Most active galactic nuclei (AGNs) exhibit a narrow Fe Kα line at~6.4 keV in the X-ray spectra, due to the fluorescent emission from coldmaterial far from the inner accretion disk. Using XMM-Newtonobservations, Page et al. found that the equivalent width (EW) of thenarrow Fe Kα line decreases with increasing luminosity(EW~L-0.17+/-0.08), suggesting a decrease in the coveringfactor of the material emitting the line (presumably the torus). Bycombining the archival Chandra HETG observations of 34 type 1 AGNs withXMM observations in the literature, we build a much larger sample with101 AGNs. We find a similar X-ray Baldwin effect in the sample(EW~L-0.2015+/-0.0426) however, we note that theanticorrelation is dominated by the radio-loud AGNs in the sample, whoseX-ray spectra might be contaminated by the relativistic jet. Excludingthe radio-loud AGNs, we find a much weaker anticorrelation(EW~L-0.1019+/-0.0524). We present Monte Carlo simulationsshowing that such a weak anticorrelation can be attributed to therelative short timescale variations of the X-ray continuum.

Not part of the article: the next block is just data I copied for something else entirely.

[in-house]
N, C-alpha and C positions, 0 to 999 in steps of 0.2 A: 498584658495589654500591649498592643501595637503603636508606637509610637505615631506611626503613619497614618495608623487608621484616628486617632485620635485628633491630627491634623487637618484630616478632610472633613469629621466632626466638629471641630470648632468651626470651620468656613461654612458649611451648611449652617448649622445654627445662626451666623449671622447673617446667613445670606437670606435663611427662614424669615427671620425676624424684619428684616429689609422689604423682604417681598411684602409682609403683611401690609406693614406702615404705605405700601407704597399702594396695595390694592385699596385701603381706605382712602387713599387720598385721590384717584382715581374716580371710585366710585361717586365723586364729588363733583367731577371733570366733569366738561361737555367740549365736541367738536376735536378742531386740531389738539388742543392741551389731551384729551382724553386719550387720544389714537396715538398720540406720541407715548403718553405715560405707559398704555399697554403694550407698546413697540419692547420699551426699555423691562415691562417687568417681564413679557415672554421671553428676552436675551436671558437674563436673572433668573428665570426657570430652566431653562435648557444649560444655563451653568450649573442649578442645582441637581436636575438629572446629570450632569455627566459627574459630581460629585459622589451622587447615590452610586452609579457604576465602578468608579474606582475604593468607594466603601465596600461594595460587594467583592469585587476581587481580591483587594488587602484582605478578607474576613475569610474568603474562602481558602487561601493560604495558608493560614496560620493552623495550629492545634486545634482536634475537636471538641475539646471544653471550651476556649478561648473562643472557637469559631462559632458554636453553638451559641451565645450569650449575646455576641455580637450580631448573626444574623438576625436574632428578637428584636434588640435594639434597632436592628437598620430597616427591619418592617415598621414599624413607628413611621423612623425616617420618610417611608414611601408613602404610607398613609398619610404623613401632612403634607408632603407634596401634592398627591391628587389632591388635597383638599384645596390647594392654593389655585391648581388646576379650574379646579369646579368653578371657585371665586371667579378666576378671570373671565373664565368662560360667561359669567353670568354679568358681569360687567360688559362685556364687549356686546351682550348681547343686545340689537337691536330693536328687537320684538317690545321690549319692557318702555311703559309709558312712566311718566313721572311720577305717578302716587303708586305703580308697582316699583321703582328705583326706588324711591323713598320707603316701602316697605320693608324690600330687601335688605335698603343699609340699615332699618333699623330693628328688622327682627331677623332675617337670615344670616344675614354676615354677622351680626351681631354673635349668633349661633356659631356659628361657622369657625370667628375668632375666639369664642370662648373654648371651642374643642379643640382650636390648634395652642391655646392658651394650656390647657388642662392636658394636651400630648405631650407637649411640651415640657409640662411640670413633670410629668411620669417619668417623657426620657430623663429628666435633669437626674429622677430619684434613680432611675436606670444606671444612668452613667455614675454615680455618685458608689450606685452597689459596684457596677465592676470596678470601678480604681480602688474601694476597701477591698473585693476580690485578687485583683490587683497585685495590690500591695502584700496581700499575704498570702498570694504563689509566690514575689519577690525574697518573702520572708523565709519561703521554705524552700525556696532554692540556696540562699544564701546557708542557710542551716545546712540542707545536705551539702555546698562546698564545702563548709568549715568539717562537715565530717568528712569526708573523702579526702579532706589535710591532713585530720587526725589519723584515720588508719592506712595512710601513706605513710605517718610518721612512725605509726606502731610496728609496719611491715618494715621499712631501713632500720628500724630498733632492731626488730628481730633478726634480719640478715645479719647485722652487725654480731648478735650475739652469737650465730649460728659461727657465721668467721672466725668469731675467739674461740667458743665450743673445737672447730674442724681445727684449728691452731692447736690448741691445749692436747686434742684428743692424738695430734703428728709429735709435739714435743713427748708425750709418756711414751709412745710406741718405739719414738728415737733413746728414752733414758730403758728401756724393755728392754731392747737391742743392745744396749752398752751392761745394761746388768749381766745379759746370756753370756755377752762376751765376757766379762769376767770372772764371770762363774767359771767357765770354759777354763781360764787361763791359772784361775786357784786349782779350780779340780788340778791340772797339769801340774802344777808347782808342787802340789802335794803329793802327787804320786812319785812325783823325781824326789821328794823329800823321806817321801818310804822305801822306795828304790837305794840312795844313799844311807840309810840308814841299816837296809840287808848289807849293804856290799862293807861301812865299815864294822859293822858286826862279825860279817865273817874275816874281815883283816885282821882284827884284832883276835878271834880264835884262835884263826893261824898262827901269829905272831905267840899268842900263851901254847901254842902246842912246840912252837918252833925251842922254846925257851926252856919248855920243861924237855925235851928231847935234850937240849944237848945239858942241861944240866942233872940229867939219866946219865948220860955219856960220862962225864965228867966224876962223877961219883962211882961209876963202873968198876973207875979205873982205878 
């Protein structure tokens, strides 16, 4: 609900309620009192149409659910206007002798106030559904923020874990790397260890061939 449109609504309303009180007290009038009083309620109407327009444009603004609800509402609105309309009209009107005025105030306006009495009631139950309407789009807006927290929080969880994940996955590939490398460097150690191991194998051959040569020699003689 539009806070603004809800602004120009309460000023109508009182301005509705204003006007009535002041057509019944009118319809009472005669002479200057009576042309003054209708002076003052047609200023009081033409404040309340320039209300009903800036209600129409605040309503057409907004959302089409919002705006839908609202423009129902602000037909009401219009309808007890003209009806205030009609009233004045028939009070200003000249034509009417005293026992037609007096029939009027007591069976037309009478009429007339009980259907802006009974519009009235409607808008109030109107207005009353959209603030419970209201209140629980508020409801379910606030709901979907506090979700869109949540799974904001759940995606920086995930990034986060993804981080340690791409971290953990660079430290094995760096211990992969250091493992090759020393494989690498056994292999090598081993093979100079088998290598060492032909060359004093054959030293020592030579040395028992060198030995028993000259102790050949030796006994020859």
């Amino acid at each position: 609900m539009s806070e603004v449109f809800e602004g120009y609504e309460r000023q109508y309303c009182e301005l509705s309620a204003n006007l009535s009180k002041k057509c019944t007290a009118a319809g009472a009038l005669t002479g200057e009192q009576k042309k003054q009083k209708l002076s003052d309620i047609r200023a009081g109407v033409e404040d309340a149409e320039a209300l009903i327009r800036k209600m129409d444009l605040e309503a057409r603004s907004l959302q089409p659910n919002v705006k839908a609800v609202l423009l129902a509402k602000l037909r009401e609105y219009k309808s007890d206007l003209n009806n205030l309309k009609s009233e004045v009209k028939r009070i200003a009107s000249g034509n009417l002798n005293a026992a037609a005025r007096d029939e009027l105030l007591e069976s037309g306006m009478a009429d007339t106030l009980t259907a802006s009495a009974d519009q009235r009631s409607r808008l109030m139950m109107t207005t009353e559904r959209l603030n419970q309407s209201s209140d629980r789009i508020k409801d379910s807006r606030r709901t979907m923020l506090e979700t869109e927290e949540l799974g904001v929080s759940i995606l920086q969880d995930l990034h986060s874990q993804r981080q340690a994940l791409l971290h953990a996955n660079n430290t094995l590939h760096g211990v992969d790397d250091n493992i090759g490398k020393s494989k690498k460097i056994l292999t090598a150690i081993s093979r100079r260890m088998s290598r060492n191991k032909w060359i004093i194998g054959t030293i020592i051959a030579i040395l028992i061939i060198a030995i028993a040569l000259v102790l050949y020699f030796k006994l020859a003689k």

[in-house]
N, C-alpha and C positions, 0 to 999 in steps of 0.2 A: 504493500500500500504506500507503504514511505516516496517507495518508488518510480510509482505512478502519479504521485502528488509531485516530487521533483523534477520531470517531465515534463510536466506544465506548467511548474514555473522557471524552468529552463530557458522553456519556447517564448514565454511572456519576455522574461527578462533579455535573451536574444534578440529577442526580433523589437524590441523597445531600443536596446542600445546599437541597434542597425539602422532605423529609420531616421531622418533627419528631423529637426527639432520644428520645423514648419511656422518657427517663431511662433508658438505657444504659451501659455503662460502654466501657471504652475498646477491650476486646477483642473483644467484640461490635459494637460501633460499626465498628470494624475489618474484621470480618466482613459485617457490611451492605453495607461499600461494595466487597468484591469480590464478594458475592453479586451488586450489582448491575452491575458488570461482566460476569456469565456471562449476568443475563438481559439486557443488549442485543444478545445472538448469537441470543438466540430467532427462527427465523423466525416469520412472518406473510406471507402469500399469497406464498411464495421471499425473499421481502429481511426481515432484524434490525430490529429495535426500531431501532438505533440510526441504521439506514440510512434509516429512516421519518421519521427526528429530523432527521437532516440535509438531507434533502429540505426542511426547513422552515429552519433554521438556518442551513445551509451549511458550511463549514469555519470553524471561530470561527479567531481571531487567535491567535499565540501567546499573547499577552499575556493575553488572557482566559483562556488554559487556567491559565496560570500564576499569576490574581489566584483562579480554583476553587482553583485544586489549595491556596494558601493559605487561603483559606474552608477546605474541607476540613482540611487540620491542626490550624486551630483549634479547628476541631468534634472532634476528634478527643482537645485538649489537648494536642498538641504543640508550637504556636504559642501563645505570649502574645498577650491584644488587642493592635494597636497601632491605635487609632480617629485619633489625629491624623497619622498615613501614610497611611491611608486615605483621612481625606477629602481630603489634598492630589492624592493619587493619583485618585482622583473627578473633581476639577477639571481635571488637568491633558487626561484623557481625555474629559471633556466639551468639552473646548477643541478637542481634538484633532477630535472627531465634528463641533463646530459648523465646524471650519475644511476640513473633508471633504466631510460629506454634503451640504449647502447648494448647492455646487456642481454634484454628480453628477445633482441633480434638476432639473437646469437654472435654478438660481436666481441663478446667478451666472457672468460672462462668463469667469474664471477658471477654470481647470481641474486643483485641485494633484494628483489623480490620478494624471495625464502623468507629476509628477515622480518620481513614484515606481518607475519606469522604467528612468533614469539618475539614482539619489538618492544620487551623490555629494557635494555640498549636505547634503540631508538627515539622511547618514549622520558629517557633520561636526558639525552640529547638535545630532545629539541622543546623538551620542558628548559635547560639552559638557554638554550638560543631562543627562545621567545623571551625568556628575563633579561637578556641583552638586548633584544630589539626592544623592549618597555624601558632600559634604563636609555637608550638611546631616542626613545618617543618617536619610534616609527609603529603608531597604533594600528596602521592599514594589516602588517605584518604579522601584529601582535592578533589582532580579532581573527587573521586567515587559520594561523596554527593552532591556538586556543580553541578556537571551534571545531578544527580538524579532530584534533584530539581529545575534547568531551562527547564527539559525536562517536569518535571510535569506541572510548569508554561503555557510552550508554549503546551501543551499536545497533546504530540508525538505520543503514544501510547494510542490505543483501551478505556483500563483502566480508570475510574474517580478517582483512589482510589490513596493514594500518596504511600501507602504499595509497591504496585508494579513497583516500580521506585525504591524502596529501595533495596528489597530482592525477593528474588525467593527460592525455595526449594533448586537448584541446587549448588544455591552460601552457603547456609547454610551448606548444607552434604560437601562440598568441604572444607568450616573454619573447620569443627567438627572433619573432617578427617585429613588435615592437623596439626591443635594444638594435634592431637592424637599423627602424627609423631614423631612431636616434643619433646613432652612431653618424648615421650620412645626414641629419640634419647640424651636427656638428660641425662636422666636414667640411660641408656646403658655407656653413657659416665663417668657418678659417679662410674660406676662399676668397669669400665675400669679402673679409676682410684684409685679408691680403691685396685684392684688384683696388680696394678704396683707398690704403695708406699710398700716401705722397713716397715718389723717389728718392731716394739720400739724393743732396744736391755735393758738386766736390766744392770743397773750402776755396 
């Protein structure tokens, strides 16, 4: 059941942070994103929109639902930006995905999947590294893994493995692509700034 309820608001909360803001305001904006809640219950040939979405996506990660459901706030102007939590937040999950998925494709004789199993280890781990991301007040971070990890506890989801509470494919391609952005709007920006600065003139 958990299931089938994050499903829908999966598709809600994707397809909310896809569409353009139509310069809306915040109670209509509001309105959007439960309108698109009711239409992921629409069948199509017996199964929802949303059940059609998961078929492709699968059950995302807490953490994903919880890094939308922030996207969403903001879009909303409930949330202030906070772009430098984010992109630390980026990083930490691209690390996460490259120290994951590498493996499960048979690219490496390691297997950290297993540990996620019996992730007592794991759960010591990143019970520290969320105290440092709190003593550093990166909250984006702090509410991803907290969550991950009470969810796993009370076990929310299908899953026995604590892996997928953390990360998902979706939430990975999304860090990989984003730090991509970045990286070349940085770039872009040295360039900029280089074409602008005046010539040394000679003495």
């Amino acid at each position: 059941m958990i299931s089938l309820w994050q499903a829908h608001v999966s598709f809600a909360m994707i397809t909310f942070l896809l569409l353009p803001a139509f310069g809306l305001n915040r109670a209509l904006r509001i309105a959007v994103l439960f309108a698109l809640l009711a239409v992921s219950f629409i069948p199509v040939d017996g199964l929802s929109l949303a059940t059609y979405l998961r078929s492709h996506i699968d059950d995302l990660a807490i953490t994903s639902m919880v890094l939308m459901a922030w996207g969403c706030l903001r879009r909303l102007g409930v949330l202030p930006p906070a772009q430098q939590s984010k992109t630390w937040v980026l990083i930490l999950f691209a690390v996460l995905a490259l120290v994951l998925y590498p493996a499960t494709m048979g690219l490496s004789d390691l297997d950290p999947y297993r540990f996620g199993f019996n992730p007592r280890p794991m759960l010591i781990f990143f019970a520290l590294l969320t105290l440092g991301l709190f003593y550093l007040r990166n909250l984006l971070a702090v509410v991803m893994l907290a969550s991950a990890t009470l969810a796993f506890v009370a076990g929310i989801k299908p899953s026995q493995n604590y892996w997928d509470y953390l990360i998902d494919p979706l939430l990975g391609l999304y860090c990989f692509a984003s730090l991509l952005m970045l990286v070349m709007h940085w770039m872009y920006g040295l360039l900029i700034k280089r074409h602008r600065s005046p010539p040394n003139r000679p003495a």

The Radius-Luminosity Relationship for Active Galactic Nuclei: The Effect of Host-Galaxy Starlight on Luminosity Measurements
We have obtained high-resolution images of the central regions of 14reverberation-mapped active galactic nuclei (AGNs) using the HubbleSpace Telescope Advanced Camera for Surveys High Resolution Camera toaccount for host-galaxy starlight contamination of measured AGNluminosities. We measure the host-galaxy starlight contribution to thecontinuum luminosity at 5100 Å through the typical ground-basedslit position and geometry used in the reverberation-mapping campaigns.We find that removing the starlight contribution results in asignificant correction to the luminosity of each AGN both for lowerluminosity sources, as expected, but also for the higher luminositysources such as the PG quasars. After accounting for the host galaxystarlight, we revisit the well-known broad-line region radius-luminosityrelationship for nearby AGNs. We find the power-law slope of therelationship for the Hβ line to be 0.518+/-0.039, shallower thanwhat was previously reported and consistent with the slope of 0.5expected from the naive theoretical assumption that all AGNs have, onaverage, the same ionizing spectrum and the same ionization parameterand gas density in the Hβ line-emitting region.